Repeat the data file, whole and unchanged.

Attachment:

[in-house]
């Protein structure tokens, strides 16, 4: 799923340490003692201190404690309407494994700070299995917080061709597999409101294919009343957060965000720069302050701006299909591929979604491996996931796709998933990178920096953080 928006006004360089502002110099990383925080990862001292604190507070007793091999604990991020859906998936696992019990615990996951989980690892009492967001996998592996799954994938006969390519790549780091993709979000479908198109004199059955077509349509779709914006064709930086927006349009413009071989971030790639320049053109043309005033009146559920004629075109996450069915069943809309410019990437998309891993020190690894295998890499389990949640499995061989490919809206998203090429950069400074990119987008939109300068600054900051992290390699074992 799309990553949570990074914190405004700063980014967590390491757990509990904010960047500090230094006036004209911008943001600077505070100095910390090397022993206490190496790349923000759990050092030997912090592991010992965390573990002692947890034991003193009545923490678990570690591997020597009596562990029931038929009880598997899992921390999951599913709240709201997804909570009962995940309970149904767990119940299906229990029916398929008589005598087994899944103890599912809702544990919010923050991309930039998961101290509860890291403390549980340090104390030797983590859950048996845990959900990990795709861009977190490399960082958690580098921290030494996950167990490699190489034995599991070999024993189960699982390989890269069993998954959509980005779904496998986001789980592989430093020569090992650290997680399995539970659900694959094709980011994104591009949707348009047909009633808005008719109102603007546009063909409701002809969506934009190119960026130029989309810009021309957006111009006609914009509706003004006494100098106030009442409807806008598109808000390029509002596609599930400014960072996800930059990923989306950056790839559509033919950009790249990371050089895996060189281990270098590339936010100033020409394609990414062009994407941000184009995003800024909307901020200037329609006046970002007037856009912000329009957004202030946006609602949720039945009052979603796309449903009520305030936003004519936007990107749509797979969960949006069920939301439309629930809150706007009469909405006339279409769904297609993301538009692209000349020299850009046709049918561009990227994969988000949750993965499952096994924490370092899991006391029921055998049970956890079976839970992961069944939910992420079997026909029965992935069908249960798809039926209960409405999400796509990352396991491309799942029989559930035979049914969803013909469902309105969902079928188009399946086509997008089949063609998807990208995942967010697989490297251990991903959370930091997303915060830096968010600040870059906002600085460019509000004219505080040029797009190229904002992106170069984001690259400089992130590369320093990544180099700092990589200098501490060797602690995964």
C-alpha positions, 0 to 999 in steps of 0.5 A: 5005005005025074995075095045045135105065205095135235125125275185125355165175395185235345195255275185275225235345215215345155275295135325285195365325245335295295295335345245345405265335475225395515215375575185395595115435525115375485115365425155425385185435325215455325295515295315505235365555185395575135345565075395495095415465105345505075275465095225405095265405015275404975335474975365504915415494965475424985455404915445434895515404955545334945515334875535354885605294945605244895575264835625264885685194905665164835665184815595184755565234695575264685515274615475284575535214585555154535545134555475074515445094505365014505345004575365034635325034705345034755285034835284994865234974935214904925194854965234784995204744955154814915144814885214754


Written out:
[in-house]
């Protein structure tokens, strides 16, 4: 799923340490003692201190404690309407494994700070299995917080061709597999409101294919009343957060965000720069302050701006299909591929979604491996996931796709998933990178920096953080 928006006004360089502002110099990383925080990862001292604190507070007793091999604990991020859906998936696992019990615990996951989980690892009492967001996998592996799954994938006969390519790549780091993709979000479908198109004199059955077509349509779709914006064709930086927006349009413009071989971030790639320049053109043309005033009146559920004629075109996450069915069943809309410019990437998309891993020190690894295998890499389990949640499995061989490919809206998203090429950069400074990119987008939109300068600054900051992290390699074992 799309990553949570990074914190405004700063980014967590390491757990509990904010960047500090230094006036004209911008943001600077505070100095910390090397022993206490190496790349923000759990050092030997912090592991010992965390573990002692947890034991003193009545923490678990570690591997020597009596562990029931038929009880598997899992921390999951599913709240709201997804909570009962995940309970149904767990119940299906229990029916398929008589005598087994899944103890599912809702544990919010923050991309930039998961101290509860890291403390549980340090104390030797983590859950048996845990959900990990795709861009977190490399960082958690580098921290030494996950167990490699190489034995599991070999024993189960699982390989890269069993998954959509980005779904496998986001789980592989430093020569090992650290997680399995539970659900694959094709980011994104591009949707348009047909009633808005008719109102603007546009063909409701002809969506934009190119960026130029989309810009021309957006111009006609914009509706003004006494100098106030009442409807806008598109808000390029509002596609599930400014960072996800930059990923989306950056790839559509033919950009790249990371050089895996060189281990270098590339936010100033020409394609990414062009994407941000184009995003800024909307901020200037329609006046970002007037856009912000329009957004202030946006609602949720039945009052979603796309449903009520305030936003004519936007990107749509797979969960949006069920939301439309629930809150706007009469909405006339279409769904297609993301538009692209000349020299850009046709049918561009990227994969988000949750993965499952096994924490370092899991006391029921055998049970956890079976839970992961069944939910992420079997026909029965992935069908249960798809039926209960409405999400796509990352396991491309799942029989559930035979049914969803013909469902309105969902079928188009399946086509997008089949063609998807990208995942967010697989490297251990991903959370930091997303915060830096968010600040870059906002600085460019509000004219505080040029797009190229904002992106170069984001690259400089992130590369320093990544180099700092990589200098501490060797602690995964």
C-alpha positions, 0 to 999 in steps of 0.5 A: 5005005005025074995075095045045135105065205095135235125125275185125355165175395185235345195255275185275225235345215215345155275295135325285195365325245335295295295335345245345405265335475225395515215375575185395595115435525115375485115365425155425385185435325215455325295515295315505235365555185395575135345565075395495095415465105345505075275465095225405095265405015275404975335474975365504915415494965475424985455404915445434895515404955545334945515334875535354885605294945605244895575264835625264885685194905665164835665184815595184755565234695575264685515274615475284575535214585555154535545134555475074515445094505365014505345004575365034635325034705345034755285034835284994865234974935214904925194854965234784995204744955154814915144814885214754